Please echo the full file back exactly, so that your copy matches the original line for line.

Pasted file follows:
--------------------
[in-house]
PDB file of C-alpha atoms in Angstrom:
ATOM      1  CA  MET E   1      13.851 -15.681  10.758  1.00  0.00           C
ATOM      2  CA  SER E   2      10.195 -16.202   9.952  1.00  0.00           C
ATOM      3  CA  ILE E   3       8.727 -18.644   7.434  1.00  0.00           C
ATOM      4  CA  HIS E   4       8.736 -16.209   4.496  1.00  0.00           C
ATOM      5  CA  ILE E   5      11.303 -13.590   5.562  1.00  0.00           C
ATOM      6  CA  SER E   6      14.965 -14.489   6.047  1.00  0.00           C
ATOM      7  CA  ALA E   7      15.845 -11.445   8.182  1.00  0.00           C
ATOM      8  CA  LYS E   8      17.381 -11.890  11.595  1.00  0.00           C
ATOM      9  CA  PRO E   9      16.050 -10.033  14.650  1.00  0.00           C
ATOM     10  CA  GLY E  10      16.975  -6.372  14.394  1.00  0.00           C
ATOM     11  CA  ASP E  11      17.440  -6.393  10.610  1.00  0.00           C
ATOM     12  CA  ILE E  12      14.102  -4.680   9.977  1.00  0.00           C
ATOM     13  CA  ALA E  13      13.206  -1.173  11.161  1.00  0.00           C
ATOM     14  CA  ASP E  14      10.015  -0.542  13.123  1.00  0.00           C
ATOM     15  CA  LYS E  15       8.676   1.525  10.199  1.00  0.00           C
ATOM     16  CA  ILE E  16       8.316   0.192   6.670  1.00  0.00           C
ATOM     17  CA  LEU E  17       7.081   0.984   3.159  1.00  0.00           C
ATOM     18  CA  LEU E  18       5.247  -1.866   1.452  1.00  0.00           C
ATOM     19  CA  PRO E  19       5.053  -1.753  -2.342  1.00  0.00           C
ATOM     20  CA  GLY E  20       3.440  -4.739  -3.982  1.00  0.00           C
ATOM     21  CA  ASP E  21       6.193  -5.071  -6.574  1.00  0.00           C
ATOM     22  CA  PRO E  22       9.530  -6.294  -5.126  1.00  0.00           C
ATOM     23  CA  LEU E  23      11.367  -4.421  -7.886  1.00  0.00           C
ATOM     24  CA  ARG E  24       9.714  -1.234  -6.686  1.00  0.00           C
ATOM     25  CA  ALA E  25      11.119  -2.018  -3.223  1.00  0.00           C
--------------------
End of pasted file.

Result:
[in-house]
PDB file of C-alpha atoms in Angstrom:
ATOM      1  CA  MET E   1      13.851 -15.681  10.758  1.00  0.00           C
ATOM      2  CA  SER E   2      10.195 -16.202   9.952  1.00  0.00           C
ATOM      3  CA  ILE E   3       8.727 -18.644   7.434  1.00  0.00           C
ATOM      4  CA  HIS E   4       8.736 -16.209   4.496  1.00  0.00           C
ATOM      5  CA  ILE E   5      11.303 -13.590   5.562  1.00  0.00           C
ATOM      6  CA  SER E   6      14.965 -14.489   6.047  1.00  0.00           C
ATOM      7  CA  ALA E   7      15.845 -11.445   8.182  1.00  0.00           C
ATOM      8  CA  LYS E   8      17.381 -11.890  11.595  1.00  0.00           C
ATOM      9  CA  PRO E   9      16.050 -10.033  14.650  1.00  0.00           C
ATOM     10  CA  GLY E  10      16.975  -6.372  14.394  1.00  0.00           C
ATOM     11  CA  ASP E  11      17.440  -6.393  10.610  1.00  0.00           C
ATOM     12  CA  ILE E  12      14.102  -4.680   9.977  1.00  0.00           C
ATOM     13  CA  ALA E  13      13.206  -1.173  11.161  1.00  0.00           C
ATOM     14  CA  ASP E  14      10.015  -0.542  13.123  1.00  0.00           C
ATOM     15  CA  LYS E  15       8.676   1.525  10.199  1.00  0.00           C
ATOM     16  CA  ILE E  16       8.316   0.192   6.670  1.00  0.00           C
ATOM     17  CA  LEU E  17       7.081   0.984   3.159  1.00  0.00           C
ATOM     18  CA  LEU E  18       5.247  -1.866   1.452  1.00  0.00           C
ATOM     19  CA  PRO E  19       5.053  -1.753  -2.342  1.00  0.00           C
ATOM     20  CA  GLY E  20       3.440  -4.739  -3.982  1.00  0.00           C
ATOM     21  CA  ASP E  21       6.193  -5.071  -6.574  1.00  0.00           C
ATOM     22  CA  PRO E  22       9.530  -6.294  -5.126  1.00  0.00           C
ATOM     23  CA  LEU E  23      11.367  -4.421  -7.886  1.00  0.00           C
ATOM     24  CA  ARG E  24       9.714  -1.234  -6.686  1.00  0.00           C
ATOM     25  CA  ALA E  25      11.119  -2.018  -3.223  1.00  0.00           C